Return to the garden

I returned from two weeks of travel expecting to see the peak blooms of one Downy Rattlesnake plantain (Goodyera pubescens, below) and flowers of others that are slightly behind. Unfortunately, a beast of some sort severed the tall flowering stalk of the native orchid, so I must wait another week for others to reach their full bloom.

There is always something for the gardener to whine about, and while I fail to understand how or why the orchid’s flower stalk was severed, I am quite pleased to return to a garden drenched in recent days by repeated thunderstorms, equal or better than when I departed. A few blooms were missed, but everything is alive despite the extended period of heat and lack of rainfall.

Bottlebrush buckeyes (Aesculus parviflora, above) were expected to be past their peak upon my return, and they are, though flowers remain showy enough for my satisfaction. The flowering cycle of the buckeye is brief, but it earns its place in the garden with interesting foliage. One large clump is in dry shade, two others in a near swamp in part sun, and all grow vigorously. In the damp area the low branched shrub is put to good use hiding unsightly debris.

‘Tardiva’ and several seedling hydrangeas are late bloomers, still a few weeks from flowering, but other panicled hydrangeas are flowering. ‘Little Lime’ (above) is considerably smaller than ‘Tardiva’ and the popular ‘Limelight’, a better fit for most gardens and an exceptional bloomer. It is tall enough to stand above perennials, so it need not be at the front of the border.

A variety of Pineapple lilies (Eucomis, above and below) have reached peak bloom with the exception of a few that were transplanted from a wide, but slow spreading clump into areas that are clearly too shaded. It is likely that the few will be moved again, where the summer blooms can be enjoyed.

10 Comments Add yours

  1. Bonnie C. says:

    Could be either young groundhog or young deer. I’ve had damage like that from both, especially if the plant is toxic. While the older animals know what’s what, younger ones will sometimes taste first before they learn what’s good & what’s not.

    1. Dave says:

      My wife reported that spiny stemmed leaves of gunnera were also severed, but when I returned a new set had grown. I spray to deter deer from nibbling their favored plants, but wildlife is welcomed and whatever minor damage that results.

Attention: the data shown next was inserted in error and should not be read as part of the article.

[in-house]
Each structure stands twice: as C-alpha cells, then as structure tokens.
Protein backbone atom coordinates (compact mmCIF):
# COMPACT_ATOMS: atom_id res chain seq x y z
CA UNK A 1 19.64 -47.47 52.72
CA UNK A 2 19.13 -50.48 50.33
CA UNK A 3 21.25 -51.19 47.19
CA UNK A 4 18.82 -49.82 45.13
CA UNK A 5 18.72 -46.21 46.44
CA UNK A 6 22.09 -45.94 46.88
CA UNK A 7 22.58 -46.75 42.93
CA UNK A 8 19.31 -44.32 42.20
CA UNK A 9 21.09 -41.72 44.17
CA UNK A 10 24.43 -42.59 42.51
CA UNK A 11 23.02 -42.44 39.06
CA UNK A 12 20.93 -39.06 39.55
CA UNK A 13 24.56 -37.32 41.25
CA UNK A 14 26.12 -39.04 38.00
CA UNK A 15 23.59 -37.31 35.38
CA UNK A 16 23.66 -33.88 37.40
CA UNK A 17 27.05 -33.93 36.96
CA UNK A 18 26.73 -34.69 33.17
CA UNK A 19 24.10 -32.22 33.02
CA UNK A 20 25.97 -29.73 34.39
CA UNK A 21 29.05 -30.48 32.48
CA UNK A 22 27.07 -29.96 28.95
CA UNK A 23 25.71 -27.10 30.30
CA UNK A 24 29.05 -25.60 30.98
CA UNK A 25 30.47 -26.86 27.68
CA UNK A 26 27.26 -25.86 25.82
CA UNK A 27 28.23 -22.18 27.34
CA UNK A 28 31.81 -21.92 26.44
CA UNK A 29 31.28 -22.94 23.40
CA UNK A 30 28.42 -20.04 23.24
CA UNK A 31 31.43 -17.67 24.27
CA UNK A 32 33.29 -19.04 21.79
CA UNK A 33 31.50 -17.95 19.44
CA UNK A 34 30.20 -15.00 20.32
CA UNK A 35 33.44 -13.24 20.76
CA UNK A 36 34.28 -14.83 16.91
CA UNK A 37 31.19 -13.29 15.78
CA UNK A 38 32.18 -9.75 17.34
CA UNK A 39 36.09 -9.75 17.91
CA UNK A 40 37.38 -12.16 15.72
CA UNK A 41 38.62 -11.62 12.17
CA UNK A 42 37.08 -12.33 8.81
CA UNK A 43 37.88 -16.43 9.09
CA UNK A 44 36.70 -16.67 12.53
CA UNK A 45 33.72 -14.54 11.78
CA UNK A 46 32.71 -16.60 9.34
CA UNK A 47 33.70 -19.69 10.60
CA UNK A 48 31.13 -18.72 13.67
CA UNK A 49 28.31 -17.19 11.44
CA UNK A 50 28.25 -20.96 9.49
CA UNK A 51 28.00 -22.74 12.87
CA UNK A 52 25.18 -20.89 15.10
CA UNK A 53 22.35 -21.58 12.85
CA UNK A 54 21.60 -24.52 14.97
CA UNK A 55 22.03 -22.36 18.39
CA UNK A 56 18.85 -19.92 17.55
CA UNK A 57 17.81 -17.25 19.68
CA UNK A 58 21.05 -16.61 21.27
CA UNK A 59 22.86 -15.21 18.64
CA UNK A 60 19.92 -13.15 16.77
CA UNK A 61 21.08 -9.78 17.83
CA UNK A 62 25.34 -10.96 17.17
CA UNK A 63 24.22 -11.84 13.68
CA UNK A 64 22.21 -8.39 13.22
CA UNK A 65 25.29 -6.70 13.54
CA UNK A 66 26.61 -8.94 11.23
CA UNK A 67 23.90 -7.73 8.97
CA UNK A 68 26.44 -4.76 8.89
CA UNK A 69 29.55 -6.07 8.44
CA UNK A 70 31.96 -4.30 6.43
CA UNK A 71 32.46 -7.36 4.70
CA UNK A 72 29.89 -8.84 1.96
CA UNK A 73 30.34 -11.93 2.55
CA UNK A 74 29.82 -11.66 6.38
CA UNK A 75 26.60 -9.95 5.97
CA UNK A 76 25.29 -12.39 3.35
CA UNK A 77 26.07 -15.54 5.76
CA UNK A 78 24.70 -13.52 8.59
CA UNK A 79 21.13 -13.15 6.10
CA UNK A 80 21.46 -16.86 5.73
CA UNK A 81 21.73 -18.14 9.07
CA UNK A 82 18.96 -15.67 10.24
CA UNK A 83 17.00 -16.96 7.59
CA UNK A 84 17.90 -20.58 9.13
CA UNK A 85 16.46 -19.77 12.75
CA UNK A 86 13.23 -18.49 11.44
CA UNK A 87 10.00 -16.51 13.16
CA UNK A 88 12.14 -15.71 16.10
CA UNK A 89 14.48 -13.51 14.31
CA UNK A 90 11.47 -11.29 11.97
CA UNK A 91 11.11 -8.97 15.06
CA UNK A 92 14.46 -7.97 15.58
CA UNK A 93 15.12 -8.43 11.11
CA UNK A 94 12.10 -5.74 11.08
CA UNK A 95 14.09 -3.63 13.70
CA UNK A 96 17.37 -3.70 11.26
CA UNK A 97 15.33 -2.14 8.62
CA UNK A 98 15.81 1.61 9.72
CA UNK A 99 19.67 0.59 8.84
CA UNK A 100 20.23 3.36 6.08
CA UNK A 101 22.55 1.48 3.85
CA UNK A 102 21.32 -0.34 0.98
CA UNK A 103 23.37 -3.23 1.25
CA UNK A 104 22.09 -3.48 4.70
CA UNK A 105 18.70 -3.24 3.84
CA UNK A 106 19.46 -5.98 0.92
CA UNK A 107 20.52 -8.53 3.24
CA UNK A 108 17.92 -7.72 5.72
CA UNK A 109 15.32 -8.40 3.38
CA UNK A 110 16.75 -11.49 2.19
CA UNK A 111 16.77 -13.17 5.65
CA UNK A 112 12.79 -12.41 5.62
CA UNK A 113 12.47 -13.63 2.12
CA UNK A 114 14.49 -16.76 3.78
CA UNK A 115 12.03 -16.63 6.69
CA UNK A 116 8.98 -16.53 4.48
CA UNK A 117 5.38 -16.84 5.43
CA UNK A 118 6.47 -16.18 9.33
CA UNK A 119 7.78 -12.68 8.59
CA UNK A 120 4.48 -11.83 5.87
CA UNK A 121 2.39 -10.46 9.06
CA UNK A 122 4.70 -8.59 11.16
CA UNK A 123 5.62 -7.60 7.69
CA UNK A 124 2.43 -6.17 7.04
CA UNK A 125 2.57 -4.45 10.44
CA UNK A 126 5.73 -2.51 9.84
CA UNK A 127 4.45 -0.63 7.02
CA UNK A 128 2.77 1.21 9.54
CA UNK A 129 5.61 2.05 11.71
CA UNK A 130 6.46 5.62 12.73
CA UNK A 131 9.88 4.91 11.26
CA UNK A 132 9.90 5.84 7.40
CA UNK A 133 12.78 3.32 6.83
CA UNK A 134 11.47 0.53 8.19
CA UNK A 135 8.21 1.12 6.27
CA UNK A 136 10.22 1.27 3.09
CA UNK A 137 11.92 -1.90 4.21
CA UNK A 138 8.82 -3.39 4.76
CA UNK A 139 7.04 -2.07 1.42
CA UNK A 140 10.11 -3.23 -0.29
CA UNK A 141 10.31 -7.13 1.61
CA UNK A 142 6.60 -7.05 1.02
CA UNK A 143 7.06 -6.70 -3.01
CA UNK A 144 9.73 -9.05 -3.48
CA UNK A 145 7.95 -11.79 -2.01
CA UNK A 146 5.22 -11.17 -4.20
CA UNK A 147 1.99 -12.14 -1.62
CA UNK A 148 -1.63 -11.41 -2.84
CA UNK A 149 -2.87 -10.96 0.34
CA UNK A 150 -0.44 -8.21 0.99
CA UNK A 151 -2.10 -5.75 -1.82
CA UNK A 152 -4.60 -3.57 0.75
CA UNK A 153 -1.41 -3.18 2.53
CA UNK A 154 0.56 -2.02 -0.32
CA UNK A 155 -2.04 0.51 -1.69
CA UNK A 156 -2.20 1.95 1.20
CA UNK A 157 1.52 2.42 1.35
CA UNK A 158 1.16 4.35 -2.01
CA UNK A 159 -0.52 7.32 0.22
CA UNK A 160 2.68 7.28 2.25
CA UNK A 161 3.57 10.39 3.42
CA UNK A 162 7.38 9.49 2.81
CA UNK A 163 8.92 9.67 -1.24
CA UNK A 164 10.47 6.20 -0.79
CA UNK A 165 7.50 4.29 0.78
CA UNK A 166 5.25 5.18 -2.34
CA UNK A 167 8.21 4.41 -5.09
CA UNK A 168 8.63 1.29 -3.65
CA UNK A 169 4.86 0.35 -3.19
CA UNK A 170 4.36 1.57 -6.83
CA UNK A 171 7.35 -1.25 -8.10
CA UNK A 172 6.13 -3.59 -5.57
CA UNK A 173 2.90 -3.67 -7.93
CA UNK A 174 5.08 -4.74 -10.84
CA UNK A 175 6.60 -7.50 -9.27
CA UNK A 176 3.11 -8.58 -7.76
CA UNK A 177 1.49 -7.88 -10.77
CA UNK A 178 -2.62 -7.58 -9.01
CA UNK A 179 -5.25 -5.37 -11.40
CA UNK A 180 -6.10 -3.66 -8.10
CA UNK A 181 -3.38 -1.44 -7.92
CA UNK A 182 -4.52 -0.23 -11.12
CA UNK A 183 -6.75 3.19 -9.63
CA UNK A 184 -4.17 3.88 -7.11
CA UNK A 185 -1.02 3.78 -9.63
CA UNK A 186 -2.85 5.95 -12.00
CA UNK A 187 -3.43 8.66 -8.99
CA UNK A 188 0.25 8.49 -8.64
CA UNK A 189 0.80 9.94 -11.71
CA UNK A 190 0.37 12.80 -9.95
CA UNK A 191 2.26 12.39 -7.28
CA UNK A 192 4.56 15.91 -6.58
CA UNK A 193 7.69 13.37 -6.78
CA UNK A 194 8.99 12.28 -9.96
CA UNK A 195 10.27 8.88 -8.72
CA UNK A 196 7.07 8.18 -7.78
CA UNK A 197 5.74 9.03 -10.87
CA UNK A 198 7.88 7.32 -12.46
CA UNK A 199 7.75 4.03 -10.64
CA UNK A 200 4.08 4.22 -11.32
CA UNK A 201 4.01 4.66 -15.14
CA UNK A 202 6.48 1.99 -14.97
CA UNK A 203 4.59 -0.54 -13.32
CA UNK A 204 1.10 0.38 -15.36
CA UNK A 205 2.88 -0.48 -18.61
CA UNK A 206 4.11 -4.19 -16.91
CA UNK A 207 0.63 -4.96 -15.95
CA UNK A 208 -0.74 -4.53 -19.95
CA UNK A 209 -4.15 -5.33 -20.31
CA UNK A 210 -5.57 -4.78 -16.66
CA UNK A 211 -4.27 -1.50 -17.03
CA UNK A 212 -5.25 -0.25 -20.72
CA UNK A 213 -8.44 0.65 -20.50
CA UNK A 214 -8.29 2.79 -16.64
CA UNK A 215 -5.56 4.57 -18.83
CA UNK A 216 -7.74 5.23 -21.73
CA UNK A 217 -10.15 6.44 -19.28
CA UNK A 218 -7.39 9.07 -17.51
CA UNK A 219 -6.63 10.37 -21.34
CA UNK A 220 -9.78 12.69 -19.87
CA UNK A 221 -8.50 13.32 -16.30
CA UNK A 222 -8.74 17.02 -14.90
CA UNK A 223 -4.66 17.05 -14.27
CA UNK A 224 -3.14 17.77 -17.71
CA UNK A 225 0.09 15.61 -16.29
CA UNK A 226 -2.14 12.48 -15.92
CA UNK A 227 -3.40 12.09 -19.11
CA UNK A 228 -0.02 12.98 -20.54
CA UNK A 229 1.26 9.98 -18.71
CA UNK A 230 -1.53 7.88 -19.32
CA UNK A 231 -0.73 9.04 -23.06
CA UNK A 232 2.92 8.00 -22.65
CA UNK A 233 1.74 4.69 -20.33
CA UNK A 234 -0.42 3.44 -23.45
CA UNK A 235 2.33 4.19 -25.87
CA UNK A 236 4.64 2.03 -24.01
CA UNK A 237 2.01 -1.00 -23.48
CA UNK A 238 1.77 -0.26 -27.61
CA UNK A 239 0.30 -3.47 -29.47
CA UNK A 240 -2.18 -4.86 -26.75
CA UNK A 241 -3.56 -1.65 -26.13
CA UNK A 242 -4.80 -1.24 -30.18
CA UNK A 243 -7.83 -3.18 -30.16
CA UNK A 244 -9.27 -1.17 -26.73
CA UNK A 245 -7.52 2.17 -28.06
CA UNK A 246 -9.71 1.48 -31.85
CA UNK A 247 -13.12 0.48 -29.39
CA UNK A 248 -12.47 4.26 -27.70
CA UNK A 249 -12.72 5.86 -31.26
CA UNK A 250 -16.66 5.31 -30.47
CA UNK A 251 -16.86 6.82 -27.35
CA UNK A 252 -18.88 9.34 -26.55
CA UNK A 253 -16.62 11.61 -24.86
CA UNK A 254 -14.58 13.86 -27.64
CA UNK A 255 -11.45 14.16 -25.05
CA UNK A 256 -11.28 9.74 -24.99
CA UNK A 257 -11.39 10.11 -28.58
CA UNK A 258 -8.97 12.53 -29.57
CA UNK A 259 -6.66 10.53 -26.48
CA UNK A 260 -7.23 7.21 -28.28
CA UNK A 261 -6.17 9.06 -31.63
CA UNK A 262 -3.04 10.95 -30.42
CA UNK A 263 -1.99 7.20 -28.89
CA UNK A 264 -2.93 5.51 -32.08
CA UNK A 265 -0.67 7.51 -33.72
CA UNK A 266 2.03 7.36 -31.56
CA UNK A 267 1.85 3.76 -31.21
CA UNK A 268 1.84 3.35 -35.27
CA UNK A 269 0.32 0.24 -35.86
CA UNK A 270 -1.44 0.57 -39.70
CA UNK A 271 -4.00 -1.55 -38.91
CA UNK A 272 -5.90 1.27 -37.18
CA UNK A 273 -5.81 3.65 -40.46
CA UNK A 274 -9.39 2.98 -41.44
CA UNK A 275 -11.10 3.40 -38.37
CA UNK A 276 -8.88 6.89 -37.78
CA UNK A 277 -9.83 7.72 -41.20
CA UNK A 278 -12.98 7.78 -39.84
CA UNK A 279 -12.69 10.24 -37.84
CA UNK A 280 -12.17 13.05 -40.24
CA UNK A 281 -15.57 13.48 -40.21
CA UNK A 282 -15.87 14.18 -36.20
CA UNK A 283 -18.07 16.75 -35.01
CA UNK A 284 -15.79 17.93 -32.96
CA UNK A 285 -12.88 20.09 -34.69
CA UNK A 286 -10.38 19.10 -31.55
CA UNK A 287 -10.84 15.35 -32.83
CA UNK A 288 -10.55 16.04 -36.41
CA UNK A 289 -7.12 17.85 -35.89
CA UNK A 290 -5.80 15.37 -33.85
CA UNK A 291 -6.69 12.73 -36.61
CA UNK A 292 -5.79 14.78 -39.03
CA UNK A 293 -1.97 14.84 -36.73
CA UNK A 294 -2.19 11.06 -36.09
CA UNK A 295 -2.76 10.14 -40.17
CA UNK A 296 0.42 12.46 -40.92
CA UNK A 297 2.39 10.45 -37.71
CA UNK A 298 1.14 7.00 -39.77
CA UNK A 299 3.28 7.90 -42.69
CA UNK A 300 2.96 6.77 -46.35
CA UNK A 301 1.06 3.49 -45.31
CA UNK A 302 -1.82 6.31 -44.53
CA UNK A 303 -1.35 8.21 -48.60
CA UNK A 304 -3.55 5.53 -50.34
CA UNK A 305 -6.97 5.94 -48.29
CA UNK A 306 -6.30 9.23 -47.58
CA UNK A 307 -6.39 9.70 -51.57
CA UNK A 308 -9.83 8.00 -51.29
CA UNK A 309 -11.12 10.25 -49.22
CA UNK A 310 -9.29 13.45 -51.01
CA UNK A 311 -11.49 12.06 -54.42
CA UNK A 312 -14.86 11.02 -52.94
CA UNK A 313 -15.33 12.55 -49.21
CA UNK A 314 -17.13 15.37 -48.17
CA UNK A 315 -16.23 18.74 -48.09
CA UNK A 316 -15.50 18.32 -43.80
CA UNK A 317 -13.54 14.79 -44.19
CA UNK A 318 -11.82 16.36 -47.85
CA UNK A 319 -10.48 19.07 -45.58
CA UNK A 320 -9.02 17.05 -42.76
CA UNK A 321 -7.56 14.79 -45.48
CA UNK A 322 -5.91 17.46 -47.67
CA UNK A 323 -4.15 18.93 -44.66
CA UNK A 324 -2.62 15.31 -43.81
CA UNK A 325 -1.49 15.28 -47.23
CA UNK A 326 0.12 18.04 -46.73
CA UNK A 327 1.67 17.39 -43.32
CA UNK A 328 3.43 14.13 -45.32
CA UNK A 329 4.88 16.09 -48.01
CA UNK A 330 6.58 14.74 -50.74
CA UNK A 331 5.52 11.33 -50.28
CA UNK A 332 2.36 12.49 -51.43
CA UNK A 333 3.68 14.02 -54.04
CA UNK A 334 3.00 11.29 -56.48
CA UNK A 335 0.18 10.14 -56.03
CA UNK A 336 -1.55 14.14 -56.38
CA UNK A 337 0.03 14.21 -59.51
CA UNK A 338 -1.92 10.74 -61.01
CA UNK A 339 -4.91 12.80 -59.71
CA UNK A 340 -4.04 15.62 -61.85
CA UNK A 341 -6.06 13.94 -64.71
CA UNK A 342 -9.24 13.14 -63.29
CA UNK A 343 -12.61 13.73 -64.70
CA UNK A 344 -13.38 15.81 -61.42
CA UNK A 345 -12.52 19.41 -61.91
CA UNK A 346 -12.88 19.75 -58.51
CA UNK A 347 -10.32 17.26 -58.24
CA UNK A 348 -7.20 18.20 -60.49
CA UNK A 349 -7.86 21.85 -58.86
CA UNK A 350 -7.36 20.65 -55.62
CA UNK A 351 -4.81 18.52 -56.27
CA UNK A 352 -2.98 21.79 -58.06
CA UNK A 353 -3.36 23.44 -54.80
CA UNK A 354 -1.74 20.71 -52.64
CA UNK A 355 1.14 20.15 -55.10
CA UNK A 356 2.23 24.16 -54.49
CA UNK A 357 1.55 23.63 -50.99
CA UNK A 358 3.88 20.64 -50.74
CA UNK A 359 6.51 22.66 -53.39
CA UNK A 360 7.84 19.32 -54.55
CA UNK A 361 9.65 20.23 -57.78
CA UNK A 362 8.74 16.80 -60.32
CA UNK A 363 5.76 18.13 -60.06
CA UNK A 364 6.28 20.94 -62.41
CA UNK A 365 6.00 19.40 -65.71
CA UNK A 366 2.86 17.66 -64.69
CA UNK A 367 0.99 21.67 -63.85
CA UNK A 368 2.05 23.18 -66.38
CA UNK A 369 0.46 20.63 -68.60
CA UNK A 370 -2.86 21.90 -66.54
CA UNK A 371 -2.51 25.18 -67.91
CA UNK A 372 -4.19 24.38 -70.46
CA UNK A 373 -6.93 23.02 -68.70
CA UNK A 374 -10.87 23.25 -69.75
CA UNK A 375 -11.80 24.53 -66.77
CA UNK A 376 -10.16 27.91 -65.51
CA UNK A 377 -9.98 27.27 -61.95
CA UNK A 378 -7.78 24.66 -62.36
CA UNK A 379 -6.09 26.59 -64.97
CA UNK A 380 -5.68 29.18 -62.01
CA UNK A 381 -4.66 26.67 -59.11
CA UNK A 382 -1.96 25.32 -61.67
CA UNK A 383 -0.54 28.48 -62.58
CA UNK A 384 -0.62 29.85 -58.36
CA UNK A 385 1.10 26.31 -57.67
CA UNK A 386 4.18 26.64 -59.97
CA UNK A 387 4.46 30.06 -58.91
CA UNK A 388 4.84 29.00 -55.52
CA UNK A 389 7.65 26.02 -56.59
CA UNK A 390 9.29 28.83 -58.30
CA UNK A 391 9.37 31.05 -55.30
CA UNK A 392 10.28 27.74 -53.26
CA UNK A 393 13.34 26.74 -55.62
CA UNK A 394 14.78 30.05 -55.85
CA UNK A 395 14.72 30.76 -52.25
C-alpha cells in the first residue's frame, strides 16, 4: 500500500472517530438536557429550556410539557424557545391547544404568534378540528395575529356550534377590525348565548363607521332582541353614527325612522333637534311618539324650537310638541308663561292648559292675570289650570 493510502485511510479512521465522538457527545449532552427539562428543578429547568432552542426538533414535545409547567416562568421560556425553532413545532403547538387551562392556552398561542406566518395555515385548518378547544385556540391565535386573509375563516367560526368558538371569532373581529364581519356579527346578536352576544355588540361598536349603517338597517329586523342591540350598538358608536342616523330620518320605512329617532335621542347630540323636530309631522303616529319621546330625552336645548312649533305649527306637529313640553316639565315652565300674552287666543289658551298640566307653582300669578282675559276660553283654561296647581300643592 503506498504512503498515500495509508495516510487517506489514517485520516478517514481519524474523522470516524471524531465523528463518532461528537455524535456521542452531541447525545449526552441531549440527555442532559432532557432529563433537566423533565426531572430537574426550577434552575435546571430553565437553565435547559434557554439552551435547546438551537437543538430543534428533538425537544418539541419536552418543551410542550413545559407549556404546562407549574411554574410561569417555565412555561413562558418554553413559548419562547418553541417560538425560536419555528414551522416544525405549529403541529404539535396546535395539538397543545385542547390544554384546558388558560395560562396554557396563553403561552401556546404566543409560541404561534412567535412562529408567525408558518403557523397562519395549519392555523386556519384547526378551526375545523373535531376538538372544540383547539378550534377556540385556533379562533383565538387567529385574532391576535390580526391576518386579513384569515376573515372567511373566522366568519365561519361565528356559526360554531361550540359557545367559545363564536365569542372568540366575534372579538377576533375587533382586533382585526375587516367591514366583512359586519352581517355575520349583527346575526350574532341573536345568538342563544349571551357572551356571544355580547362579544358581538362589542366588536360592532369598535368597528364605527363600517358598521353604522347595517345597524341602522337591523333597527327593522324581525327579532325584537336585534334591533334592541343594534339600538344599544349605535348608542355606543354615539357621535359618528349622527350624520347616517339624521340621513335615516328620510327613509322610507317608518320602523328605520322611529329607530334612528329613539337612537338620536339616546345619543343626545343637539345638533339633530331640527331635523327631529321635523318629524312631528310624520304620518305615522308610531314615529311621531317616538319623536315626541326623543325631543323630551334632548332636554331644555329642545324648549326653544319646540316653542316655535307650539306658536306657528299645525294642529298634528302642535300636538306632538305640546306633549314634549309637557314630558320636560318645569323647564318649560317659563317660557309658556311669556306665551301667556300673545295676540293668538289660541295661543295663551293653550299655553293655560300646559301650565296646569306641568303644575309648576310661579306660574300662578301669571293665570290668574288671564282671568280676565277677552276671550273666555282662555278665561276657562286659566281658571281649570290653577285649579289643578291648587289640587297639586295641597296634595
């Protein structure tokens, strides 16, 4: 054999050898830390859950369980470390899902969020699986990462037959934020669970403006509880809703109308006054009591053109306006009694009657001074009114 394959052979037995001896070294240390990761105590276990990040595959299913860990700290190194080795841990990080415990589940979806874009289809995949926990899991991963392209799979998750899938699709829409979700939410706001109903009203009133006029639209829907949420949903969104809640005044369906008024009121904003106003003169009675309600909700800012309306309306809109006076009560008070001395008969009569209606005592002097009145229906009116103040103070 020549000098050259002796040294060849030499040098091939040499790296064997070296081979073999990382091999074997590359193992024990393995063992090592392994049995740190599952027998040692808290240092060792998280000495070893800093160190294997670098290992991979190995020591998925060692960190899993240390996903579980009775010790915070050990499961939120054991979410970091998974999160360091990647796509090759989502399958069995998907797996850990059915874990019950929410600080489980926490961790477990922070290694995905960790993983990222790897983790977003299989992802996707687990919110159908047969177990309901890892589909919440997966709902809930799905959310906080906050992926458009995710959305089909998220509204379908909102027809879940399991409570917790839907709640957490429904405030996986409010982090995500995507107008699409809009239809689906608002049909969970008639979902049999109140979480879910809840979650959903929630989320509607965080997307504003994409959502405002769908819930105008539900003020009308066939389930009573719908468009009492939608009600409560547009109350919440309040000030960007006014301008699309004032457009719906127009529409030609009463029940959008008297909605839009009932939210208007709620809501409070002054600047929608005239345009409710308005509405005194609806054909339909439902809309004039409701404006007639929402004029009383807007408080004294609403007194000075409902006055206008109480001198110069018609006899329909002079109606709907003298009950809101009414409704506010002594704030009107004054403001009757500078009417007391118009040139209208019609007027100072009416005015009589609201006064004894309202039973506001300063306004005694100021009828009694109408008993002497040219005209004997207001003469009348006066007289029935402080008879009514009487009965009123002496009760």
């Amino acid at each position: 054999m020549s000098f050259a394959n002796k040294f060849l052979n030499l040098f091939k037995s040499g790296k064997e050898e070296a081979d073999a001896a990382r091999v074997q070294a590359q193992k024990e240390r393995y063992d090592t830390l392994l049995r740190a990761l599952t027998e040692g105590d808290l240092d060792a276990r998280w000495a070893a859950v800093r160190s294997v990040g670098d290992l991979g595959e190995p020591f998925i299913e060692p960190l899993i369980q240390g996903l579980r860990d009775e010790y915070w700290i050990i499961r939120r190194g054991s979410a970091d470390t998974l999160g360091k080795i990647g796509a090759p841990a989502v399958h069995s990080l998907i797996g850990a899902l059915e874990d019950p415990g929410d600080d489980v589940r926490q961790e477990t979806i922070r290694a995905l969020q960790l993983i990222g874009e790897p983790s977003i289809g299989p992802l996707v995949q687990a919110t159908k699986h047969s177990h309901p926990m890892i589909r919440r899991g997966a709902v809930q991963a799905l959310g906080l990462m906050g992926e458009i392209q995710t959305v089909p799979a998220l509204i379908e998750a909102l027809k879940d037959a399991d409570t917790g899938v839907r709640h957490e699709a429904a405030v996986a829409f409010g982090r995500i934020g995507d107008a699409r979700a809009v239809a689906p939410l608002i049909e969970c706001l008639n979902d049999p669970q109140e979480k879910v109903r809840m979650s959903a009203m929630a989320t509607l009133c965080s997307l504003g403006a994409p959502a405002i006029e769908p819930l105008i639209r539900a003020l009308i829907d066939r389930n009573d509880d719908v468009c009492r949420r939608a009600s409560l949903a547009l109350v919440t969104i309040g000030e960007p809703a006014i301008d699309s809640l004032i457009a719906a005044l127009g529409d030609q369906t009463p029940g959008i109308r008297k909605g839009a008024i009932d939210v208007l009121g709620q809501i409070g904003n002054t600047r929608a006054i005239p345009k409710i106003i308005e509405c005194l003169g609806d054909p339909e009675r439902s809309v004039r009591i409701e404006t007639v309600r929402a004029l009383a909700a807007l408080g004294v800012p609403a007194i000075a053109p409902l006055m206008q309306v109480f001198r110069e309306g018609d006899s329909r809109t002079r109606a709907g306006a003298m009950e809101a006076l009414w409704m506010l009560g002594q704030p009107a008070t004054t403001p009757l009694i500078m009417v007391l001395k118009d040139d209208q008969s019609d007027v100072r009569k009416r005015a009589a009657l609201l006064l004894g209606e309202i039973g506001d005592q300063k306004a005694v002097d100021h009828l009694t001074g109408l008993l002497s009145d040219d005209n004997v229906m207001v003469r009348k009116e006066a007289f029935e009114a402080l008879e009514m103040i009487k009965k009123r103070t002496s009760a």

2. NJUrbanForest says:

    Enjoyed your post! Great pictures! I never heard of Pineapple lilies before.

    1. Dave says:

      Pineapple lilies are only marginally cold hardy according to references, but they have survived temperatures to six below zero several years ago. The dark foliage of ‘Sparkling Burgundy’ and ‘Oakhurst’ are attractive foliage contrasts even after flowering.

      1. NJUrbanForest says:

        They might survive where I live (northern NJ).

      2. Dave says:

        They should easily survive in northeastern coastal states.

      3. NJUrbanForest says:

        Thank you Dave!

  3. Anne Kelly says:

    Thank you Dave, and welcome home. Always a joy to return to our own gardens. Thank you for every post which I read but only occasionally comment. Thank you for all!

    1. Dave says:

      I enjoy sharing the garden, and hopefully my thoughts that it is not as difficult as some would have us think.

  4. tonytomeo says:

    They all look white, my favorite color, even the hydrangea.

Leave a Reply

Fill in your details below or click an icon to log in: Logo

You are commenting using your account. Log Out /  Change )

Twitter picture

You are commenting using your Twitter account. Log Out /  Change )

Facebook photo

You are commenting using your Facebook account. Log Out /  Change )

Connecting to %s